Questions remain as Pentagon affirms no military dogs were left in Afghanistan

Live at Five
Published: Aug. 31, 2021 at 12:13 PM CDT
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TOPEKA, Kan. (WIBW) - Questions continue to circulate regarding the fate of dogs that were pictured left on the tarmac at the Kabul airport while troops completed the evacuation in Afghanistan as the Pentagon confirms that no dogs left were under military care.

American Humane said on Monday that the Department of Defense had left military contract working dogs in cages on the tarmac of Hamid Karzai International Airport.

“I am devastated by reports that the American government is pulling out of Kabul and leaving behind brave U.S. military contract working dogs to be tortured and killed at the hand of our enemies. These brave dogs do the same dangerous, lifesaving work as our military working dogs, and deserved a far better fate than the one to which they have been condemned,” said American Humane President and CEO Dr. Robin R. Ganzert. “This senseless fate is made all the more tragic, as American Humane stands ready to not only help transport these contract K-9 soldiers to U.S. soil but also to provide for their lifetime medical care.”

Pentagon Press Secretary John Kirby stated on Twitter on Tuesday that there were no military dogs left in Afghanistan, instead, the dogs pictured on the tarmac were from Kabul Small Animal Rescue.

The Department of Defense Spokesman said all military dogs that were in Afghanistan left the country with their handlers.

However, questions regarding contract working dogs not being evacuated continue to circulate. Contract working dogs are trained by private contractors, not the government, for military operations.

The DoD Spokesman said the Kabul Small Animal Rescue chartered a contract plane to pick up the contract working dogs, but it never arrived. The fate of those dogs is currently unknown.

The International SPCA said on Tuesday that Charlotte Maxwell-Jones, founder of Kabul Small Animal Rescue, and partners have continued to work tirelessly to evacuate Maxwell-Jones and the 130 dogs in her care from Afghanistan. The ISPCA’s last contact with Maxwell-Jones was around 3 p.m. EST on Monday, Aug. 30.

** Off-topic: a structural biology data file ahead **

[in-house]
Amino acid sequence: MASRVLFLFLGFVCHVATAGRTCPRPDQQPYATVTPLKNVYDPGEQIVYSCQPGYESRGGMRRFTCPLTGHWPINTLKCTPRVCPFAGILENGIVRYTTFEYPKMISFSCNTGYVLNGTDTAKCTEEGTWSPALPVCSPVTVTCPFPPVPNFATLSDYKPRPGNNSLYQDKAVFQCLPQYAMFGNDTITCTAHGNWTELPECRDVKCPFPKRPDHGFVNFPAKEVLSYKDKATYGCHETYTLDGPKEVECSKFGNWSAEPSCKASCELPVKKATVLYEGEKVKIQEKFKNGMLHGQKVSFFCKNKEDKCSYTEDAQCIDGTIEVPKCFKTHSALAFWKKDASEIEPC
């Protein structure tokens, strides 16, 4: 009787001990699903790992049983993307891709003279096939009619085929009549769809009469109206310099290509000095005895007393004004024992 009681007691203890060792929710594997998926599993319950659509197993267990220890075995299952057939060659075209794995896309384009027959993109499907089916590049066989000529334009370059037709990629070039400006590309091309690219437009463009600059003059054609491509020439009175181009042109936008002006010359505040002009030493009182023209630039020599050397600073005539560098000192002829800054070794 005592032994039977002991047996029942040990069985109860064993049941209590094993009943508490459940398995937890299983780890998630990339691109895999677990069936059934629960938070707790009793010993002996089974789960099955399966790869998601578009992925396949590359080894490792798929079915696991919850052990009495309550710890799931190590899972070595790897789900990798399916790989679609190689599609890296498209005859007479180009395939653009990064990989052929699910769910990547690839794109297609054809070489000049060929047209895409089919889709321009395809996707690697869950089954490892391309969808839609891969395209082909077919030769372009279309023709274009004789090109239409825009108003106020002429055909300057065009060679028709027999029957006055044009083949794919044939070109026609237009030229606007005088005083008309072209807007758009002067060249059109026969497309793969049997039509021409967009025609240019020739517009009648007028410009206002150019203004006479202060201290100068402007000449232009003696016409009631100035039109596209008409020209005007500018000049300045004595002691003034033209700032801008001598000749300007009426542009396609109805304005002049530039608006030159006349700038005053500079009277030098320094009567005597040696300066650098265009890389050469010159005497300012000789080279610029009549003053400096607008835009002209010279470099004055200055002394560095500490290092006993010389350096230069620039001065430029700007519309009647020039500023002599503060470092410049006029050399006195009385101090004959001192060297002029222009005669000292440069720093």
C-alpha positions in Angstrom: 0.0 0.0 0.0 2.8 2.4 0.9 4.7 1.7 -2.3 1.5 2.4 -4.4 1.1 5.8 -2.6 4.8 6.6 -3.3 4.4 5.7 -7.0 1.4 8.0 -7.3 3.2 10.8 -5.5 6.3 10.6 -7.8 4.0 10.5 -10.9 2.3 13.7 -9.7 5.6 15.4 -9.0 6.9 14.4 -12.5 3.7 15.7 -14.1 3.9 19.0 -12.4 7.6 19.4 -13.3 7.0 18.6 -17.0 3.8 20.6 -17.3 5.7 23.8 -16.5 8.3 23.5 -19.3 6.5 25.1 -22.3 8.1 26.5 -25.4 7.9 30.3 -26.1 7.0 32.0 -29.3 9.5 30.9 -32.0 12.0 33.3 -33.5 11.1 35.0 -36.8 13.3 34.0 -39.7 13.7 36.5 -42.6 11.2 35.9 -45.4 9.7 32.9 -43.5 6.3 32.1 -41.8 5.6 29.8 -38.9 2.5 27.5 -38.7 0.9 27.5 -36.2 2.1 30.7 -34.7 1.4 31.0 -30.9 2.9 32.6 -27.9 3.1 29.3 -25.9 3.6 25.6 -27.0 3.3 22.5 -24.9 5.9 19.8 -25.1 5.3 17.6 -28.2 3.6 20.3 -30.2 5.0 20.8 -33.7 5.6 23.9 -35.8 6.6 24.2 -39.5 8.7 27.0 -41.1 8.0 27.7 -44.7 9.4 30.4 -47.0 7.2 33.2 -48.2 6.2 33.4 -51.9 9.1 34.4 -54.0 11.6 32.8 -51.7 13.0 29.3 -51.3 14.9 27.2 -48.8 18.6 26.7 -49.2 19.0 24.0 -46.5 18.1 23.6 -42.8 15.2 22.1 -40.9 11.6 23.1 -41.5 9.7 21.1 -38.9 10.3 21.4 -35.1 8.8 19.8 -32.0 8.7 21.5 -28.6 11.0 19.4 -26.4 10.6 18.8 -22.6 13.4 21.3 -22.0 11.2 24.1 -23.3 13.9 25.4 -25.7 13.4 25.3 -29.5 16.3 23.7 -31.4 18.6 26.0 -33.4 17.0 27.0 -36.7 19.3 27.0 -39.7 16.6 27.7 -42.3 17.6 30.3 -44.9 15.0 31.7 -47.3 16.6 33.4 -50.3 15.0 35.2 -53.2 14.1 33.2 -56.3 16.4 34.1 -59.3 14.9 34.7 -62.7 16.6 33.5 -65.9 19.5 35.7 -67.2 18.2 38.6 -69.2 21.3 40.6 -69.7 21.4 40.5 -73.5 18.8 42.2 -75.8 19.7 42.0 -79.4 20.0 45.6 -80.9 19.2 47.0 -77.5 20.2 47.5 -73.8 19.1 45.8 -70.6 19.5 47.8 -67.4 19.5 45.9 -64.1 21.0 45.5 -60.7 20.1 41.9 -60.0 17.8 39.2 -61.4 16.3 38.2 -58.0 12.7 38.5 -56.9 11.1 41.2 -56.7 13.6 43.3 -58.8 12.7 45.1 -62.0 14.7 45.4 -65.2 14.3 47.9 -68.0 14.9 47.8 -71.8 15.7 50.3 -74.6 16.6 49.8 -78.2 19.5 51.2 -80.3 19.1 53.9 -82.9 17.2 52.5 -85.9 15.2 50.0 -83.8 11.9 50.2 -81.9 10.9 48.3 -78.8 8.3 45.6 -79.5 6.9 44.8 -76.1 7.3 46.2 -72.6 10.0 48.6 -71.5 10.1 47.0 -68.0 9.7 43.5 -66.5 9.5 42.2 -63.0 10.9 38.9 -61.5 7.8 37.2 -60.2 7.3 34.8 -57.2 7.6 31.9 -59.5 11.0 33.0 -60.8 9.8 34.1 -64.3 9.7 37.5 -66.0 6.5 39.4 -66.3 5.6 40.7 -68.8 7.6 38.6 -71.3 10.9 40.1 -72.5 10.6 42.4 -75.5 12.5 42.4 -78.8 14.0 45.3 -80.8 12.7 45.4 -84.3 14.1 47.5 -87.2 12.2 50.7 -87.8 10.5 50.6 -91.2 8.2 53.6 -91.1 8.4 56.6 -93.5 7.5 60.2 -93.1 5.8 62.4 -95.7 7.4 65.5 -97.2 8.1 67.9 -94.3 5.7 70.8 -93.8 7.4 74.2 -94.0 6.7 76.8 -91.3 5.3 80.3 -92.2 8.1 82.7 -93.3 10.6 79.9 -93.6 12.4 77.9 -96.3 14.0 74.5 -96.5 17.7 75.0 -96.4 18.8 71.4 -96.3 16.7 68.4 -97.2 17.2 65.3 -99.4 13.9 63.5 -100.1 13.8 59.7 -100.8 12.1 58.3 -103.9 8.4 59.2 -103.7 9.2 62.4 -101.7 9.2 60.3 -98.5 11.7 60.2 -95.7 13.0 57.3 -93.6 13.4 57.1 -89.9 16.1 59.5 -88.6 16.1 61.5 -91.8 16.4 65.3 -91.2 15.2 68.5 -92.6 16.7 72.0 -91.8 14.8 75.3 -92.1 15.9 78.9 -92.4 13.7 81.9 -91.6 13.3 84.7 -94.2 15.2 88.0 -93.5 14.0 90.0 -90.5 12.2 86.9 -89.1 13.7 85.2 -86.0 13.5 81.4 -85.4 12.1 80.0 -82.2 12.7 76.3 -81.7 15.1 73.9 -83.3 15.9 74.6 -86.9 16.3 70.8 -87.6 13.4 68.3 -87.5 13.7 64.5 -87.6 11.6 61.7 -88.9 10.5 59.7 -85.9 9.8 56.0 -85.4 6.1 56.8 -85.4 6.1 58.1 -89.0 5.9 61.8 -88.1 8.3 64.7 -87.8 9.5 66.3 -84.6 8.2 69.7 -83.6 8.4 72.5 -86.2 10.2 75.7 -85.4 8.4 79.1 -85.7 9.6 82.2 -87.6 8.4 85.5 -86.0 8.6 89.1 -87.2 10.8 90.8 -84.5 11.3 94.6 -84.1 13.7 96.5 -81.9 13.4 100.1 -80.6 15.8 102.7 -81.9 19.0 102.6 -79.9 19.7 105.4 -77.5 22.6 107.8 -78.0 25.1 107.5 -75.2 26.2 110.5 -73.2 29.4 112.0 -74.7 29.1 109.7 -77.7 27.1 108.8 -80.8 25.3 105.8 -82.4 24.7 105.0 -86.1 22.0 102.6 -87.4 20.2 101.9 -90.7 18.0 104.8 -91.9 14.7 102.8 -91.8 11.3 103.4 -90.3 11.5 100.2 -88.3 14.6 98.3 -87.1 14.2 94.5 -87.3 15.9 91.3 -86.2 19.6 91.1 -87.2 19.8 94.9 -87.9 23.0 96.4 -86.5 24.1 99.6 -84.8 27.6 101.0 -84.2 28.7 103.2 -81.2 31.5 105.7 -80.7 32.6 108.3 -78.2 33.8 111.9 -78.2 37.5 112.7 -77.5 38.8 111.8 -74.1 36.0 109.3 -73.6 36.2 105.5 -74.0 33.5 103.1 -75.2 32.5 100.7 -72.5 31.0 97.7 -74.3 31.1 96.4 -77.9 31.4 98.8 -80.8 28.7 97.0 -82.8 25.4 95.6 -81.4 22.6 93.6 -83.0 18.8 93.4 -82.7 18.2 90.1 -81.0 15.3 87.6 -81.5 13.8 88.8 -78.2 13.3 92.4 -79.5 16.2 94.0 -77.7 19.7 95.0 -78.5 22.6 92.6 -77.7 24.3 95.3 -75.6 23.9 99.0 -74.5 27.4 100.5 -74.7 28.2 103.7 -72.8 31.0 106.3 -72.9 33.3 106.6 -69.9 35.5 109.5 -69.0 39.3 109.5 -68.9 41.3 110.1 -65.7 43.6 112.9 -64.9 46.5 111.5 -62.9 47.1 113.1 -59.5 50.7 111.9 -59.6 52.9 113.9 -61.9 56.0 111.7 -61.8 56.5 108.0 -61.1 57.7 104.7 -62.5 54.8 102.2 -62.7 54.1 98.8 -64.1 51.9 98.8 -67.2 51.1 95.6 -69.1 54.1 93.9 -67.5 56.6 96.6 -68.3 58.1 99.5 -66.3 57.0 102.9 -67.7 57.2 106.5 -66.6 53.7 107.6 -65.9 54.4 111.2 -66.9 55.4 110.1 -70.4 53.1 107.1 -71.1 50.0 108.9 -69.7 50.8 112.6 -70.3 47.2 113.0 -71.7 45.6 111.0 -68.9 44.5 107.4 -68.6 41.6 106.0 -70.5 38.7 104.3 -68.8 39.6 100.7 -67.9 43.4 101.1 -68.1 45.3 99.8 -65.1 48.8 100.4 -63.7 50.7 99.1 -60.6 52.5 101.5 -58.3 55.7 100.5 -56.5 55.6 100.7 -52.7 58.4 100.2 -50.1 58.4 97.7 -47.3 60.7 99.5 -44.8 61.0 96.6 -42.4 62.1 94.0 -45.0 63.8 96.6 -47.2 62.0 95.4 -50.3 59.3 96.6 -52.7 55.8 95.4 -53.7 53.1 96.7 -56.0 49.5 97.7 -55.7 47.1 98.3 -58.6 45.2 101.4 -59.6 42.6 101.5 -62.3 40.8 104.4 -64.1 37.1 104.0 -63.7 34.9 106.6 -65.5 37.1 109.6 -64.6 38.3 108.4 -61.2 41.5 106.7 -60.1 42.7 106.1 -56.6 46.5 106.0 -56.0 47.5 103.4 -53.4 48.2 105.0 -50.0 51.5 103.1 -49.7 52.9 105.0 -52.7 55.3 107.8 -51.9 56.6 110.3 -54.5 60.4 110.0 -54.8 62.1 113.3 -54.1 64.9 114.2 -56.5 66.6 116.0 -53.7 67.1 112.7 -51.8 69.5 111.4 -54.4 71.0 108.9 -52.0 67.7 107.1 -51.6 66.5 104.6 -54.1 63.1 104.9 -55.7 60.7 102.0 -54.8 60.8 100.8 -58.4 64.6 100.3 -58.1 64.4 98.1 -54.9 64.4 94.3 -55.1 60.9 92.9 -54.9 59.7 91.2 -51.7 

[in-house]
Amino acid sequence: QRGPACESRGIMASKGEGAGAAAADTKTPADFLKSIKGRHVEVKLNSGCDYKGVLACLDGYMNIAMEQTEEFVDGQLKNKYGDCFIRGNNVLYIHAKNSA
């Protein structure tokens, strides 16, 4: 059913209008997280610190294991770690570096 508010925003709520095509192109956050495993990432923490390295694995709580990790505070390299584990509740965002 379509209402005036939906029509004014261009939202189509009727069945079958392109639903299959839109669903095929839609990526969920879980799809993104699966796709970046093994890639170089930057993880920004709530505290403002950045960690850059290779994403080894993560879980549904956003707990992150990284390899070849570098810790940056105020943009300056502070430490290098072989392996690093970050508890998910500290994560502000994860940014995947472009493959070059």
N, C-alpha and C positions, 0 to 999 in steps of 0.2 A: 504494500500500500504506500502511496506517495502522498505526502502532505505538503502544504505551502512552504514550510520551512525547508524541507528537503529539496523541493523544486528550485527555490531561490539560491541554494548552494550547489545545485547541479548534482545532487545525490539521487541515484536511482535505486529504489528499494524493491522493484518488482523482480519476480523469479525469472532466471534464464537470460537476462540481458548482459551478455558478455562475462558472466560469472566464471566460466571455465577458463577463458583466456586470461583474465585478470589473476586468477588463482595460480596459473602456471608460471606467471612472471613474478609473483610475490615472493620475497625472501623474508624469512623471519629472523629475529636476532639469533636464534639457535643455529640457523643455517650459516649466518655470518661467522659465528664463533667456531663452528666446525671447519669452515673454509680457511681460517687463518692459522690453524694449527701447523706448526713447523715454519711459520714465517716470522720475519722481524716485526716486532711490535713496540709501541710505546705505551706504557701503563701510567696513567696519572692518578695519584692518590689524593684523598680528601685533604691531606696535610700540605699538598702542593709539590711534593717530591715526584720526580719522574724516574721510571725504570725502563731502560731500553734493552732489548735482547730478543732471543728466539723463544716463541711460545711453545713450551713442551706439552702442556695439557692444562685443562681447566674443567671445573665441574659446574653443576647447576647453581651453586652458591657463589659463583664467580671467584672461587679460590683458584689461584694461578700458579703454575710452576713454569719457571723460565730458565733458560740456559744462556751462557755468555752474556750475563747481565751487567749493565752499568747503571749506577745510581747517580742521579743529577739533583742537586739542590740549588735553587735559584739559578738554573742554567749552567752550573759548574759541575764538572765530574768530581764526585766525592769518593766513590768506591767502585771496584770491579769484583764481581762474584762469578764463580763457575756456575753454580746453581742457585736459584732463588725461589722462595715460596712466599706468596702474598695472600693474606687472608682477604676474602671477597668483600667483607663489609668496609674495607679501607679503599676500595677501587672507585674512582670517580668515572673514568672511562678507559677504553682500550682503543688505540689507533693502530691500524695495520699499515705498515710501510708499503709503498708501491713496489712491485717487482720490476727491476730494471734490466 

According to the international organization, despite being at the airport during the ISIS-K bombing on Aug. 26 and facing a variety of threats, Maxwell-Jones is now off the Hamid Karzai International Airport grounds in Kabul. On Aug. 30, it said she was forced to leave the airport with a single puppy under her arm as final military evacuations occurred. She was escorted by the Taliban back to Kabul Small Animal Rescue, 7 miles outside the city. She remains in the shelter and is safe for the moment.

ISPCA said as the U.S. withdrawal from Afghanistan was happening, Maxwell-Jones managed to successfully rescue 46 working dogs and several personal pets that belonged to fleeing American families. However, the majority of her staff and cats in their care were never granted access to the airport. They are safe in Kabul at a separate location for the time being.

Current information from ISPCA indicates that the fate of the 130 dogs that Maxwell-Jones was forced by the Taliban to abandon is still unclear, despite constant efforts to confirm their whereabouts.

According to ISPCA, in the end, dogs and their caretakers were never allowed to board military aircraft and numerous private charter aircraft that it had secured to accept the dogs were not granted access to the airport. Maxwell-Jones was informed that most of the dogs had to be released to the airport as it was evacuated, turning once rescued shelter dogs into homeless strays.